Yunnan is the place for epic diversity, in more ways than one. About half of China’s 56 official ethnicities call this region home, while the Tibetan foothills give rise to mountains pushing 6,700 m (21,900 ft) and then swoop down to colorful rice terraces and immaculate gorges and river basins. If there’s a landscape you want to see, you can probably find it in Yunnan. Bio-diversity is big here too: one quarter of the country’s flora and fauna can be found in the Nujiang River Valley alone.There is too much to talk about in Yunnan and even more to do, so start turning these pages and figure out where you’re going to head to first. Just remember: the province is peppered with old villages that are so relaxing it can be hard to leave. But if you don’t trek a mountain or two or hop on a bike to hit the spectacular countryside scenery, your trip to Yunnan will fall seriously short.
From the time the warrior-emperor Qin Shihuang first unified China in the 3rd century BCE, Yunnan was considered a wild frontier, defined by an ethnic melting pot of “barbarians” and an imposingly rugged landscape. The early emperors’ uneasy grip on the region dissolved in the 7th century when the Nanzhou and Dali Kingdoms forged their own legacy and grabbed control of the southern Burma-India Silk Road trade routes established by the early Chinese emperors. When the Mongols thundered into the region (and later Burma) in 1273, the province was incorporated into China as Yunnan for the first time.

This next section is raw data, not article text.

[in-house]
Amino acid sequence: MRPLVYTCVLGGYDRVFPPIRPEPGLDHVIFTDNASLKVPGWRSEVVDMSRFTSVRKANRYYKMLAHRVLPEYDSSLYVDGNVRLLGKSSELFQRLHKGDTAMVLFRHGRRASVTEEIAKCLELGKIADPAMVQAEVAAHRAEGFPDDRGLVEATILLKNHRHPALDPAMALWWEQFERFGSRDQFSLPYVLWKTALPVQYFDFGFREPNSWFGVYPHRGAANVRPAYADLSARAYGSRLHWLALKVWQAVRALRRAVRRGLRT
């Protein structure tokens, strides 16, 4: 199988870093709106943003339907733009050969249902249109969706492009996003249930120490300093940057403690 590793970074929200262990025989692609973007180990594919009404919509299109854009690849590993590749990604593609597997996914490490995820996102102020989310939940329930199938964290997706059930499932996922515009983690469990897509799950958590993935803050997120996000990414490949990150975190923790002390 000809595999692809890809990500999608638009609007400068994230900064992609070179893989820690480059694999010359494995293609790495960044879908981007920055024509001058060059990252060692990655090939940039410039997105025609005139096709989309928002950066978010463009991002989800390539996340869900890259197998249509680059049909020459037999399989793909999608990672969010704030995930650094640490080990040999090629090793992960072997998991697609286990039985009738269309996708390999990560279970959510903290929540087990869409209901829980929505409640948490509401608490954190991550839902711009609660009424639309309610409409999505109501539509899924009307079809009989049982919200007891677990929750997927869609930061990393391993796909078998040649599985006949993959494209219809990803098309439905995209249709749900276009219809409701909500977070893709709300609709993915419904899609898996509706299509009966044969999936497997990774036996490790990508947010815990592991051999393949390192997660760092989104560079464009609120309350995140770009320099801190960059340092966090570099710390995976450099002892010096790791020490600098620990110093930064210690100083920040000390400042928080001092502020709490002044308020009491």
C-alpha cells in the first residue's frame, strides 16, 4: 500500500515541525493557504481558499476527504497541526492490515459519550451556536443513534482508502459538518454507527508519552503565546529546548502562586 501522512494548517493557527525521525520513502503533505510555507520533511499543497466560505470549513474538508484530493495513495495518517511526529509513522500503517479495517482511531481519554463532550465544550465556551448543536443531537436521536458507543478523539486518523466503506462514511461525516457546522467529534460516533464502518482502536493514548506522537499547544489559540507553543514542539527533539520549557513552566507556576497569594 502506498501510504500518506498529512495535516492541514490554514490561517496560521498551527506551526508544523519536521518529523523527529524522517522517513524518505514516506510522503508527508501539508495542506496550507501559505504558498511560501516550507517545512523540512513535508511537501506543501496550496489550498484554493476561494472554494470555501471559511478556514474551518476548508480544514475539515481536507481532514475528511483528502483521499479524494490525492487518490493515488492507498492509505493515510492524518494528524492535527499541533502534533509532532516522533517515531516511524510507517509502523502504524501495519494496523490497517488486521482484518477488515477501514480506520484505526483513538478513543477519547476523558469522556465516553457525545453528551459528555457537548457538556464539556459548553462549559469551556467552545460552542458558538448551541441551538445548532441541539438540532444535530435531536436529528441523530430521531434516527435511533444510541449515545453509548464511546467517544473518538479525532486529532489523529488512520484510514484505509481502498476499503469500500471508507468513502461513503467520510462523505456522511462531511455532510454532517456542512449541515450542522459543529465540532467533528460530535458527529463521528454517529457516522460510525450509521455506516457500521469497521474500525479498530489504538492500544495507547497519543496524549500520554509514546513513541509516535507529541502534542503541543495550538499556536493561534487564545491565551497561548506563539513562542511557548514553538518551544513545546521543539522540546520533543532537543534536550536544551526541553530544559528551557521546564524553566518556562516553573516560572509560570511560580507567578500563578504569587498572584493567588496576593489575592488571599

The province remained secluded for many centuries, but it has undergone major modernization in the last couple decades. That said, the distinctively Southeast Asian feel has hardly abated since the days of Nanzhou and Dali rule.
Mandarin is spoken by the majority of Yunnan residents, but for many of them it’s a second language. Tibeto-Burman languages make a big appearance here among groups like the Naxi (and their Naxi language), while other Sino-Tibetan languages besides Mandarin and Tibetan include those of the Lisu and Dai.